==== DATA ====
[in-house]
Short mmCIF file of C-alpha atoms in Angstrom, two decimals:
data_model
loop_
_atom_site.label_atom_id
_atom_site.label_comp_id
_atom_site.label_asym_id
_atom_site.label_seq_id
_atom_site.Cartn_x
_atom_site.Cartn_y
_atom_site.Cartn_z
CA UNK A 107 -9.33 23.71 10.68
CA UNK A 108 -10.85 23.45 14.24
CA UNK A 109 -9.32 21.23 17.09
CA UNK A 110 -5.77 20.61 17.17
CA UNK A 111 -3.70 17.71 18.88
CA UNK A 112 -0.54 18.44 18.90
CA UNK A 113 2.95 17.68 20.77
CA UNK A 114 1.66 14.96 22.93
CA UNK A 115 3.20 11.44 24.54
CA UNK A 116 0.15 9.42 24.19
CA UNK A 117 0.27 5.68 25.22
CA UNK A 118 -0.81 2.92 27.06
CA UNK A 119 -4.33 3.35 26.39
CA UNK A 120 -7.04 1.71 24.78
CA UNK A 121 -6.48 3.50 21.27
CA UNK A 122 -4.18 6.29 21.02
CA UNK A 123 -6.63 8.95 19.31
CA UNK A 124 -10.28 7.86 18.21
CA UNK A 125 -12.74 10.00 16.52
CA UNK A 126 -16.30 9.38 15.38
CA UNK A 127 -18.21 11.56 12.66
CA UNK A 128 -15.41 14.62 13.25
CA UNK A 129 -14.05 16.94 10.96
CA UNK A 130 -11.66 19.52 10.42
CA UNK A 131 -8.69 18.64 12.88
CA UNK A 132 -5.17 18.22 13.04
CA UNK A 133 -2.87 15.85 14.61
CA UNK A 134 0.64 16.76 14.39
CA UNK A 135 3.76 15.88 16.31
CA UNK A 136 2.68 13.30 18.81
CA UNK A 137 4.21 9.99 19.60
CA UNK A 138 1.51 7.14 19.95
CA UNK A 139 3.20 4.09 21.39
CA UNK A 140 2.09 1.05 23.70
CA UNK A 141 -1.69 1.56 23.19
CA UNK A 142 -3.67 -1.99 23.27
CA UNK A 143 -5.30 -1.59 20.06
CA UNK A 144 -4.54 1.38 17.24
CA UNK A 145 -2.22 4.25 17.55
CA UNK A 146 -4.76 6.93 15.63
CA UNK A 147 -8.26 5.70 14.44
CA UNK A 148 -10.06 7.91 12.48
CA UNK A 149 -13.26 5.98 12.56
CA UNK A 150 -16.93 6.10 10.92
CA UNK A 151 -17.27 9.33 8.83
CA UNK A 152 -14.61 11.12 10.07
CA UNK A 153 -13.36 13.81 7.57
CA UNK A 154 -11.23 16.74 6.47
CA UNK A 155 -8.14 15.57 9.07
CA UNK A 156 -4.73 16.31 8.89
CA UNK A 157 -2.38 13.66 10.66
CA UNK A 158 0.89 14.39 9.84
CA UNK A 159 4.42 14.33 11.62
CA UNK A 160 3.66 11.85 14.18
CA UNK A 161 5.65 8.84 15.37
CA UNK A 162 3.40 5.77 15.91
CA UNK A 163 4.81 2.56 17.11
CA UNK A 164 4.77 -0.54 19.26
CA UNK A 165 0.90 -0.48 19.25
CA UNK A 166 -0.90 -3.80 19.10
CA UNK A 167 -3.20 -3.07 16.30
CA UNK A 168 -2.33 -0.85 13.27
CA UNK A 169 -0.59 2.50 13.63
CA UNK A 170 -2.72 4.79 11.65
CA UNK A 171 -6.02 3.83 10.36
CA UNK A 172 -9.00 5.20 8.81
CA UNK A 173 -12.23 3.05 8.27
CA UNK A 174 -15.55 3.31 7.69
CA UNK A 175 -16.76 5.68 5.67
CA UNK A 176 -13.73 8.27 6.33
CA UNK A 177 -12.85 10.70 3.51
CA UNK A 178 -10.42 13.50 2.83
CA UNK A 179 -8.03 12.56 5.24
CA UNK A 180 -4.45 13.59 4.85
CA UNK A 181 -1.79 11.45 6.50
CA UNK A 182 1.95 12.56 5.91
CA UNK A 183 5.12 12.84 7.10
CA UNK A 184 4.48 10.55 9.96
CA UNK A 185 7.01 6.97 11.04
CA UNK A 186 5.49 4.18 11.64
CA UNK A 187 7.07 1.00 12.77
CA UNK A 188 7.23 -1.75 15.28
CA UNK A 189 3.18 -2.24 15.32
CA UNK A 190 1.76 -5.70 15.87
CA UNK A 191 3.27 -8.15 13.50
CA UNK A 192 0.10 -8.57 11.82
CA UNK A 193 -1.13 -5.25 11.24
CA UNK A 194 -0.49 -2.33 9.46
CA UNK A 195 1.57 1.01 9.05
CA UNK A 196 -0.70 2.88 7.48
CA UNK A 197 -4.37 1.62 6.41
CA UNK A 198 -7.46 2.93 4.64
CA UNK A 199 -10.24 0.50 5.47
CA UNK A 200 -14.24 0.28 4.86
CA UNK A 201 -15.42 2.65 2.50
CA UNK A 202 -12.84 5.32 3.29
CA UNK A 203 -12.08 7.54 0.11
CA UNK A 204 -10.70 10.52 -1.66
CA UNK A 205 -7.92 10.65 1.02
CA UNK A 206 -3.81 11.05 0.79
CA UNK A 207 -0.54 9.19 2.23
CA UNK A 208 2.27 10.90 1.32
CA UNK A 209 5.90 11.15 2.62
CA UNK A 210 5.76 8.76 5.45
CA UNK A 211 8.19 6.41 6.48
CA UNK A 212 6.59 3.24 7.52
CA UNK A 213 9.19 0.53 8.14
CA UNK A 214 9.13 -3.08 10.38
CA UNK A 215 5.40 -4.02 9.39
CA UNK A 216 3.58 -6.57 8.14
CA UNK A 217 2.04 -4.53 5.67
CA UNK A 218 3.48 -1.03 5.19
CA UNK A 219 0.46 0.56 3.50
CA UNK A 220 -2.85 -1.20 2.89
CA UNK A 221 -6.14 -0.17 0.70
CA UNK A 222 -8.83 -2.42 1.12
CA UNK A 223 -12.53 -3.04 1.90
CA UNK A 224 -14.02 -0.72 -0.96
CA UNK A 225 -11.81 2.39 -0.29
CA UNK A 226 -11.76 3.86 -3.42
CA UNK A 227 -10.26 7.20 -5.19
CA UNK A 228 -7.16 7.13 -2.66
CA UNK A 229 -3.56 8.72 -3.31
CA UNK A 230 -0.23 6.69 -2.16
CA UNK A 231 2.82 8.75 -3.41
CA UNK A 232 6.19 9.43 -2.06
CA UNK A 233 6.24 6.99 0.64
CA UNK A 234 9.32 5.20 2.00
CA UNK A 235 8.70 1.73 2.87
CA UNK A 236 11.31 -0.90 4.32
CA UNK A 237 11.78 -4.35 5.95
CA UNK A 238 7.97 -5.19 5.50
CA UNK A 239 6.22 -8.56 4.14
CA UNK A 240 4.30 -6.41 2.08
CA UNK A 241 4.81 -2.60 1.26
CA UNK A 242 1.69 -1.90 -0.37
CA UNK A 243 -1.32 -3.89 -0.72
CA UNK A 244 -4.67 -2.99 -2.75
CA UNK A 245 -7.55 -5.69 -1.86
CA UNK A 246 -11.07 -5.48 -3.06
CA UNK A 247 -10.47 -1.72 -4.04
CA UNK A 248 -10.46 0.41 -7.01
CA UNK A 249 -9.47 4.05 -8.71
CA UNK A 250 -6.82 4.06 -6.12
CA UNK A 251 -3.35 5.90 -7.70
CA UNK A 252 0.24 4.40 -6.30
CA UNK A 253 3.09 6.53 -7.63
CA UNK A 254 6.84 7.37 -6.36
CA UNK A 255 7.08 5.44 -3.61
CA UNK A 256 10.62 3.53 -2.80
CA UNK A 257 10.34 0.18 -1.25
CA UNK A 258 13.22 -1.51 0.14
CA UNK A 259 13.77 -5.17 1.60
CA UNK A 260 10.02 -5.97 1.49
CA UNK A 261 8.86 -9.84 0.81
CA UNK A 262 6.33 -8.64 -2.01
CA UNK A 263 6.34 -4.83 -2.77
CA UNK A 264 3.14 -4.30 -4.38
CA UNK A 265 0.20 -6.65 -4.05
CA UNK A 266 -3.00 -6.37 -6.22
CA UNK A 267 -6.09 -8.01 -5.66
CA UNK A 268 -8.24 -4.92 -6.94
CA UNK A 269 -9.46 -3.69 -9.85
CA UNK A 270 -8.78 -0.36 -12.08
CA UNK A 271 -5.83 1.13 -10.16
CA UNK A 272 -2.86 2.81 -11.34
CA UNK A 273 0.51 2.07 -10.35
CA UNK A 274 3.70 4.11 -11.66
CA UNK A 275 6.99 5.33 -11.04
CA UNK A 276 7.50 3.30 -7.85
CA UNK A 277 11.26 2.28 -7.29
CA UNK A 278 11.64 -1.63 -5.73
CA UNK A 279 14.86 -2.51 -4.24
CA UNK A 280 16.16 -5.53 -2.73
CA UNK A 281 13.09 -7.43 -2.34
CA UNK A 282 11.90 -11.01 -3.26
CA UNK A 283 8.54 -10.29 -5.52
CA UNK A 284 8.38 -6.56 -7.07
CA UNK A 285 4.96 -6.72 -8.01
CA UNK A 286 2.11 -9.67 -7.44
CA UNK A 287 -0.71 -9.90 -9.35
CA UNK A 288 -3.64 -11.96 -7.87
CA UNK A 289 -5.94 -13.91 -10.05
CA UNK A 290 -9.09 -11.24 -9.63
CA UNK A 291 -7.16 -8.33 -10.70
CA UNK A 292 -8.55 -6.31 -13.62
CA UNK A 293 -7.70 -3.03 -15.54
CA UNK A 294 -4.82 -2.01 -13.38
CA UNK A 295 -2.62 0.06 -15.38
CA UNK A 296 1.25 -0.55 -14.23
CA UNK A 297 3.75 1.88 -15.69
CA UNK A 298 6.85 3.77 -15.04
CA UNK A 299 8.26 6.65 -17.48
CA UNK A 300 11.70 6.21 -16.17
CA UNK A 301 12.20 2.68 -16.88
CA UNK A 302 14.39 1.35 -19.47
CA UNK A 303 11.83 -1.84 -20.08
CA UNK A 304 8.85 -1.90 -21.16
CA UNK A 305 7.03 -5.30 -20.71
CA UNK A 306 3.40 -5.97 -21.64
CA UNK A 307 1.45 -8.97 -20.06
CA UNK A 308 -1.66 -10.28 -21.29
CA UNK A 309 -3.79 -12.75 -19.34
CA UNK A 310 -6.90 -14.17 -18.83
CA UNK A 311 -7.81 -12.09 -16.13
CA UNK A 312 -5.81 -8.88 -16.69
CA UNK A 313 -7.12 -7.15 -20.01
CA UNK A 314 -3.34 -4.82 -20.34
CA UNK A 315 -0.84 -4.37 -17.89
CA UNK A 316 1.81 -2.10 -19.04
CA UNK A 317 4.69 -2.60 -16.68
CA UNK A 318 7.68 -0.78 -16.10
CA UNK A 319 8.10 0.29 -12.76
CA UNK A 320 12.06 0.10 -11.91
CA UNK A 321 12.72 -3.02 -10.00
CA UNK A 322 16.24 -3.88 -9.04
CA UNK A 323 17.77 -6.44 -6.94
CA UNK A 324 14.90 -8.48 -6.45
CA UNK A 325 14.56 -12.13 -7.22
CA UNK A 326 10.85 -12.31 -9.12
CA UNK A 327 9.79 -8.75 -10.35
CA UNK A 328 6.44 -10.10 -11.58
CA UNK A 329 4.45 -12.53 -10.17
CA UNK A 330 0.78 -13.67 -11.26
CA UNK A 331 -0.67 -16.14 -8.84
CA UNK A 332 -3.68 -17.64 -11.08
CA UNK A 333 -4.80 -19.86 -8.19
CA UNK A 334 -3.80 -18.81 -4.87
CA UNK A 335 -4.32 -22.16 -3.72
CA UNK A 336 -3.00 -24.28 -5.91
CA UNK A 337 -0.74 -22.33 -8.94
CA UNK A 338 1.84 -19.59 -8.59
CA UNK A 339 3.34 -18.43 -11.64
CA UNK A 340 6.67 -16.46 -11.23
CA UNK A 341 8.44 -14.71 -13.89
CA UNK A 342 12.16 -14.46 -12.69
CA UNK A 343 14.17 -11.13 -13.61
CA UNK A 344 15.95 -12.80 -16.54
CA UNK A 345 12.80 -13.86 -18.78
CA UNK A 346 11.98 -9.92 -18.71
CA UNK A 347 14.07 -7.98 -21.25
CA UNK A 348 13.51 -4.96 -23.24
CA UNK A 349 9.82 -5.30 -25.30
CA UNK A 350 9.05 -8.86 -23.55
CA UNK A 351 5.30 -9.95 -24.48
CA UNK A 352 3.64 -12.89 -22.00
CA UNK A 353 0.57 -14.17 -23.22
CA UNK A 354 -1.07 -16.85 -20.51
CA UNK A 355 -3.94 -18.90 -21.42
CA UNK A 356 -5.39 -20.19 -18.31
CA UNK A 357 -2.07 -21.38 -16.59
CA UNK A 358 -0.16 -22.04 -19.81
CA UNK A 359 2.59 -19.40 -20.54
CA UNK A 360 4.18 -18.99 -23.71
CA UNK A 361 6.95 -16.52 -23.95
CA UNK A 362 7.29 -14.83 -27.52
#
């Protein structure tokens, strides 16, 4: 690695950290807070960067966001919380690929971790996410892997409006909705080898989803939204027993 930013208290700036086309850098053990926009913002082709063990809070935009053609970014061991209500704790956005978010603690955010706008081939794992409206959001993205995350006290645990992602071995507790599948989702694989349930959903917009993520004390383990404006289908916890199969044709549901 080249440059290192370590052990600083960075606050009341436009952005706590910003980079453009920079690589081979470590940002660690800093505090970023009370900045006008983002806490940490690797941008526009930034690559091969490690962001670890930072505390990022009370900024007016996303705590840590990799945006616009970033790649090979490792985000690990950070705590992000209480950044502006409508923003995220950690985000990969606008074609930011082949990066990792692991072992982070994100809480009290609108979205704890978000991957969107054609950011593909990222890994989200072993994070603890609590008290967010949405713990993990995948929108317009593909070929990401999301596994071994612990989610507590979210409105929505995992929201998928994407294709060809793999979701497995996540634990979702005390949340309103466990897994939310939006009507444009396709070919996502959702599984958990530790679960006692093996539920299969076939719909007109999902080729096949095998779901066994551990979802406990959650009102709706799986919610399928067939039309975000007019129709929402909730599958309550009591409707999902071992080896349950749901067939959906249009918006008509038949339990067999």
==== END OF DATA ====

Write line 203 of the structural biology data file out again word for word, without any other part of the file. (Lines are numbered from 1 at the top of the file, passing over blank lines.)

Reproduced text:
CA UNK A 298 6.85 3.77 -15.04